One year in the presidency has not turned Morsi into Mubarak. His mistakes do not justify comparison with the tyrant. The cries of “Morsi, go!” — echoing the famous “Mubarak, go!” of the Arab Spring — have been disproportionate. Morsi has been the first fully democratic president that Egypt has had, and the first civilian in the post. This, for Egypt, was a triumph; as was the united front that brought Mubarak down. Islamists and secular groups, conservatives and progressives, men and women, faced the same enemy. They also shared a peaceful idea of what a popular rising meant.
Now all this is on the verge of going down the drain. The intransigence of the opposition, which has never recognized the Islamists’ democratic legitimacy or been able to wait for democratic alternation in power, has become a time bomb in the hands of the armed forces. The army, playing its habitual role as the real power in the land, has not missed its chance to step in. Its self-esteem was wounded by the fall of Mubarak who, after all, was one of its own. Not even the docility of the Muslim Brothers, who at all times carefully respected its privileges, appeased the military.
There was no need to bring the tanks out in the street. The five helicopters that overflew Tahrir and central Cairo flying Egyptian flags (a humiliation for democracy) were cheered by the demonstrators. It was another instance of the myth in which the army always plays the role of national savior. But Egypt will not progress until it puts the army in its place. It appears that nobody in the country has understood this fact: not Morsi, who has not made the least fuss; and not the opposition, which has welcomed the coup. Democracy is impossible when the army is a protagonist. Particularly deplorable has been the behavior of Mohamed ElBaradei, the apparent beneficiary of this chaos, who is calling both for more democracy and more military might, and who, from the first moment on, has discreetly and astutely boycotted the electoral results.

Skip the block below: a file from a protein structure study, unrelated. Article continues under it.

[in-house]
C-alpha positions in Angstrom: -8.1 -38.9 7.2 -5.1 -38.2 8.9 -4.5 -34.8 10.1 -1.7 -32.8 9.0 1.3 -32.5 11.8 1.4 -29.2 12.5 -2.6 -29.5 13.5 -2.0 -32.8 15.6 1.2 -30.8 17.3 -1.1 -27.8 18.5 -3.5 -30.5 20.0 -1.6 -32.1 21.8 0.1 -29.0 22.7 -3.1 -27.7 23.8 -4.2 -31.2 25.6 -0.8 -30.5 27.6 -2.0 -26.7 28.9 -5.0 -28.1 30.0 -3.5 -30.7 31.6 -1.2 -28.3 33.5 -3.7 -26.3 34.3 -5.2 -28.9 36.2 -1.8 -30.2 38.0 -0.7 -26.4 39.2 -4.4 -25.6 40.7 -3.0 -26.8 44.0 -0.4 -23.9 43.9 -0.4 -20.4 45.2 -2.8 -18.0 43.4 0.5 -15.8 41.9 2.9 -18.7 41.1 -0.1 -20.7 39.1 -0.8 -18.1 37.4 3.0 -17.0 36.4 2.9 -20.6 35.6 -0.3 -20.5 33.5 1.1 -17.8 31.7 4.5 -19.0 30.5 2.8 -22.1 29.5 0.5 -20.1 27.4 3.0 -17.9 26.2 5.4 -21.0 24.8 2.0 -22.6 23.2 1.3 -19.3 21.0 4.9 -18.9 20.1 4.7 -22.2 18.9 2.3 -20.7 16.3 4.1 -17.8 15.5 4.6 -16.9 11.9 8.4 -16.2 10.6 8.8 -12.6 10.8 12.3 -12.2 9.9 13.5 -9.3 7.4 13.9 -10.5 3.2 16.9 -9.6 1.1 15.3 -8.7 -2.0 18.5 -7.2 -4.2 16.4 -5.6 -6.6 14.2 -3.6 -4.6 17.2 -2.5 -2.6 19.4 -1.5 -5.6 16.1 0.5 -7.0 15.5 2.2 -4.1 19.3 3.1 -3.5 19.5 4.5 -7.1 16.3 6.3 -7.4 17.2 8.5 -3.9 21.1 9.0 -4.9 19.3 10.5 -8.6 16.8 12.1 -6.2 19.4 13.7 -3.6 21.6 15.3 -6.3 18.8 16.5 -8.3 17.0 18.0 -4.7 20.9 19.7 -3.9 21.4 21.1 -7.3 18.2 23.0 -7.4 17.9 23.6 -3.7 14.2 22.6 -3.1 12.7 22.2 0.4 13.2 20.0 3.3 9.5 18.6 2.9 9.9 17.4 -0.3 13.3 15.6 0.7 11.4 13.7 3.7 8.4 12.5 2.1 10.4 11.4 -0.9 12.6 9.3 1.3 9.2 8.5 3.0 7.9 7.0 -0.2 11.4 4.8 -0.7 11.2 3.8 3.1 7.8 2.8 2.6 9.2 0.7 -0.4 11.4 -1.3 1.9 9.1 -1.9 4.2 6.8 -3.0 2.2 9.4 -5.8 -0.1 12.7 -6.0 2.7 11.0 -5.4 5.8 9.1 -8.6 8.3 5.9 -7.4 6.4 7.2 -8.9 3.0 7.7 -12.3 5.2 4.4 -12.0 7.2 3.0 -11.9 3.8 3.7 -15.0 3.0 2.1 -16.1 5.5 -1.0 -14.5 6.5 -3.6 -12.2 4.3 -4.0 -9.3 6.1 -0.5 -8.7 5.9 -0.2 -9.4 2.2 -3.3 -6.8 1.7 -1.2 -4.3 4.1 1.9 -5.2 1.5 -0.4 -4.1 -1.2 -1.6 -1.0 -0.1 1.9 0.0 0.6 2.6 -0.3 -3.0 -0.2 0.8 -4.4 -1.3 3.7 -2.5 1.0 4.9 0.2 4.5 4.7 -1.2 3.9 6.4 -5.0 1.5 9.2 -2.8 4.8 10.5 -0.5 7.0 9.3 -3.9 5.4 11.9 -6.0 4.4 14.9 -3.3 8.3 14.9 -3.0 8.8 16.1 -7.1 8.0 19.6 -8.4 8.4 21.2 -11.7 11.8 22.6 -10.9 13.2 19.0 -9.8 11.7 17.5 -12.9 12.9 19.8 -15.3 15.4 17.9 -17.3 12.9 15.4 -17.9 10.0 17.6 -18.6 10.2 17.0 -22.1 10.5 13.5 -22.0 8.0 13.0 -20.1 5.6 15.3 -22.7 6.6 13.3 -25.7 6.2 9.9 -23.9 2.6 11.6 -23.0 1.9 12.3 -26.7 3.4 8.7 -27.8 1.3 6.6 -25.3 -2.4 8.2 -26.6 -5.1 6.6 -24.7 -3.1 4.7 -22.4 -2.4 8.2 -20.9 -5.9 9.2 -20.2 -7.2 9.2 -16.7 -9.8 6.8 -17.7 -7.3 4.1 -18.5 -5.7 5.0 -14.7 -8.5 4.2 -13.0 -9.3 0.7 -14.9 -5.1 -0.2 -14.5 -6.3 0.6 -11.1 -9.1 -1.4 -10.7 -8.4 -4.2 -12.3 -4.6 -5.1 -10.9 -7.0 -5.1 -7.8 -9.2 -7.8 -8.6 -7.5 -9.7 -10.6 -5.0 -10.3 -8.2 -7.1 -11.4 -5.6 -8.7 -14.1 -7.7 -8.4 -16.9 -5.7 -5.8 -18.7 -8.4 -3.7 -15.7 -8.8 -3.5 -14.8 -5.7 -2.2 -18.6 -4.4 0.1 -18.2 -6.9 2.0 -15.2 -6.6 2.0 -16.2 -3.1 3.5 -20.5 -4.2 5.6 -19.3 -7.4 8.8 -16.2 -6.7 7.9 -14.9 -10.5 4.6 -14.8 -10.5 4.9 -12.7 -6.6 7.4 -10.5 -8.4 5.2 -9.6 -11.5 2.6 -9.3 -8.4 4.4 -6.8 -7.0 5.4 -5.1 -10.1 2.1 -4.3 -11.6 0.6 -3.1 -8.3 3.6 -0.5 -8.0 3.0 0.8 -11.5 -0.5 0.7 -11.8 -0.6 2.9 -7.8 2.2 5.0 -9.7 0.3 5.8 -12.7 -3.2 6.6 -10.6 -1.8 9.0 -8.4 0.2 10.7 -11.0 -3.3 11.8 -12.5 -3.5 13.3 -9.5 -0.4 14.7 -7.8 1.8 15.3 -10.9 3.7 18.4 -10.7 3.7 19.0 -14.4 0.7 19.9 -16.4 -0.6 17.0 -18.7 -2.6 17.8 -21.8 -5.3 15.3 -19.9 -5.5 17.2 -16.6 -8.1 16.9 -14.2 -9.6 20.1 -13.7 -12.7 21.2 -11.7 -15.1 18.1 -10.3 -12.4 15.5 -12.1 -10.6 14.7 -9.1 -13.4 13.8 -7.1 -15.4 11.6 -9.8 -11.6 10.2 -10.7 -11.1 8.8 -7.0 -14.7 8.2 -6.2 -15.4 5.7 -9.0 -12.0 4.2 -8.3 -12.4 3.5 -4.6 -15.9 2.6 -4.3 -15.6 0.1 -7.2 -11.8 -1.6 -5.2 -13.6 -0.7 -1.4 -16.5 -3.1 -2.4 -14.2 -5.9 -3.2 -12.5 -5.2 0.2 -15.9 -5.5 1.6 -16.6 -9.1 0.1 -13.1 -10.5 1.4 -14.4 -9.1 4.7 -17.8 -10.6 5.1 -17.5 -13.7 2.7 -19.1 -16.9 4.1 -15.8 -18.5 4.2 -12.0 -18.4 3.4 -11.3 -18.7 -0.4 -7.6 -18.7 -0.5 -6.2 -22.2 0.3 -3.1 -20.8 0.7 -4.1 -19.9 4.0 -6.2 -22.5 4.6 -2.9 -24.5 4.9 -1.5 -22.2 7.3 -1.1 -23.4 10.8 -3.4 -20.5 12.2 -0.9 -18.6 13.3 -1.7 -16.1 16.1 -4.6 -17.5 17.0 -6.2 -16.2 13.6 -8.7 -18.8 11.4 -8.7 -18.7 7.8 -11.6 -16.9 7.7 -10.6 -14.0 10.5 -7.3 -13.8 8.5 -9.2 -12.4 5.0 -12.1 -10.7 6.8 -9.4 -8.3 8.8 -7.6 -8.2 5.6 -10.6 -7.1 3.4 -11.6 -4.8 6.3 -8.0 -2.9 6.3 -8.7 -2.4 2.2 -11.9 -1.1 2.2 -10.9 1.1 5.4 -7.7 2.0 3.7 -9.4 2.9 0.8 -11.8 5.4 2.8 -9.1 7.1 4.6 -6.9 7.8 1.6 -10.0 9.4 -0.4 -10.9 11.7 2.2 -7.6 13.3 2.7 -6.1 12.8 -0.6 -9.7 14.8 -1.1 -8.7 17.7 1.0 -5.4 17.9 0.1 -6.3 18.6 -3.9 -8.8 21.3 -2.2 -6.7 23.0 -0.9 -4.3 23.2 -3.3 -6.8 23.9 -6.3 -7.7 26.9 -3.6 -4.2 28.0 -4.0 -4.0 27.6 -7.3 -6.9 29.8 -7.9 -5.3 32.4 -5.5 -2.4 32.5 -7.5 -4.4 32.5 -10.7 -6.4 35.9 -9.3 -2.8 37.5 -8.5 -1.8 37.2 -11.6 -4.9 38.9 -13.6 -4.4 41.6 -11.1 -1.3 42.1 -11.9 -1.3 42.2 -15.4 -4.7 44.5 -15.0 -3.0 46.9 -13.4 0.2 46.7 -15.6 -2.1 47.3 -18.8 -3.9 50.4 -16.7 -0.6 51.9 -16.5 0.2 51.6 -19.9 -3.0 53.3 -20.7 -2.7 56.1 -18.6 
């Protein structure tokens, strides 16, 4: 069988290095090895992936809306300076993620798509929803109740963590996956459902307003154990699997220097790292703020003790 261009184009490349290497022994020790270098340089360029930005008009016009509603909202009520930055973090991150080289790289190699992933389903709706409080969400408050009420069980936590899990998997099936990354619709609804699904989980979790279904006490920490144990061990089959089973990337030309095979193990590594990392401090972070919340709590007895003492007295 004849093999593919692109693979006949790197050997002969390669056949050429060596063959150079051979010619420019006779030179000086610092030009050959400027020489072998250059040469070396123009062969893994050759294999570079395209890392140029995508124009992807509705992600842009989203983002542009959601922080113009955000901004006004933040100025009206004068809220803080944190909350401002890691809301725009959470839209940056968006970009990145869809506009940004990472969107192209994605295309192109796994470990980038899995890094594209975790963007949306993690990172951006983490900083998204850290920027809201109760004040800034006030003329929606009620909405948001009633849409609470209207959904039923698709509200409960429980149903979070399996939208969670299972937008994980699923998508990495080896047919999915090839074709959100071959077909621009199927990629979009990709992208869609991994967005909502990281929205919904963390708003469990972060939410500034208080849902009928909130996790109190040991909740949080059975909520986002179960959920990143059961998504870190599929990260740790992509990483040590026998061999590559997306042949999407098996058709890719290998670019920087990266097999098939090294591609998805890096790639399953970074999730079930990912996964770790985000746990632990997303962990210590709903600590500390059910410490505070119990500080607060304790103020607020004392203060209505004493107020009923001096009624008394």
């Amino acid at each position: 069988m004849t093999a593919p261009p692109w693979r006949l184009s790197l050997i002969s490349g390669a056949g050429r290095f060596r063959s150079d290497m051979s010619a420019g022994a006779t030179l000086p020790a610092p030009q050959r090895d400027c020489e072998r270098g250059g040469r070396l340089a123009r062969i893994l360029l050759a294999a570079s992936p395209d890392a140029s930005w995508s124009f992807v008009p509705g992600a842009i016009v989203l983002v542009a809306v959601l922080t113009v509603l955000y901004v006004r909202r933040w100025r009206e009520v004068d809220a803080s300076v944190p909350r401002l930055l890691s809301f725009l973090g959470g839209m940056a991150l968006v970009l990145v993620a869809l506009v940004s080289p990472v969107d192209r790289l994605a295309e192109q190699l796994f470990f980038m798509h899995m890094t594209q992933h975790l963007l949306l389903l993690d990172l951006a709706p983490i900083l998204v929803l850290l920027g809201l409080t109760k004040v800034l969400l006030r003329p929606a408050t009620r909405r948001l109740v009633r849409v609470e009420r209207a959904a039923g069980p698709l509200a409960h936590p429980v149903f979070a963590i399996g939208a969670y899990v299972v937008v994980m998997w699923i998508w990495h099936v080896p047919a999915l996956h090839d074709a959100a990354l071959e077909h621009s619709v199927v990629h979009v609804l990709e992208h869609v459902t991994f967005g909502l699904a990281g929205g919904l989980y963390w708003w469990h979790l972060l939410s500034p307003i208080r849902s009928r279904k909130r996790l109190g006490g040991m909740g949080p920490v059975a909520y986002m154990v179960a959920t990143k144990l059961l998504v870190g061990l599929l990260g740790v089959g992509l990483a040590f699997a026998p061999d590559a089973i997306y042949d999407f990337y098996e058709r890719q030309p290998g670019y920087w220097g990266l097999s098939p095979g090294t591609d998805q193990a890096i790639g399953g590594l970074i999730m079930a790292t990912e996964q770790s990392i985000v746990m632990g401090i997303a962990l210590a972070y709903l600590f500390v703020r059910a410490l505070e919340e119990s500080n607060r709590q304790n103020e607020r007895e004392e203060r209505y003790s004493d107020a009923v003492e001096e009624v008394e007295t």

Democracy is impossible when the army is a protagonist
Though the army has played an important role in the disaster, it does not bear all the blame. The other main institution of the old regime, the judiciary, has also remained untouched by democratic change. In this case Morsi did attempt to carry out a necessary reform, and has paid dearly for it: Egypt has been left with no parliament, no electoral law, and without a president who was elected by popular vote.
Morsi has himself made two big mistakes: passivity to the old regime, which is essentially the objection the demonstrators have against him; and his spasms of authoritarian behavior, born of impotence and of the country’s inclination toward emphatic gestures. The demonstrators themselves are no strangers to this same leaning. They have called on the army to do what the army could not do without a coup d’état: throw Morsi out. In this counter-revolution, the opposition and the demonstrators also bear a share of responsibility.
In the present situation, what can be expected? The opposition is talking about a second revolution. Is this to be a government of “national salvation,” overseen by the army? In the long run it will serve for nothing: any real exercise of democracy will put the Islamists back in power. More than this, what the moderate Islamists, the Muslim Brothers, lose, will be gained by the extreme Islamists, the Salafists. Either democracy will be held captive indefinitely (and this, most likely, after massive bloodshed), or the Islamists will have to be allowed to govern. It can only be honest, clean elections that put presidents and governments in power, or remove them. To forget this is always costly.
Luz Gómez García is a professor of Arabic and Islamic Studies at the Autónoma University of Madrid.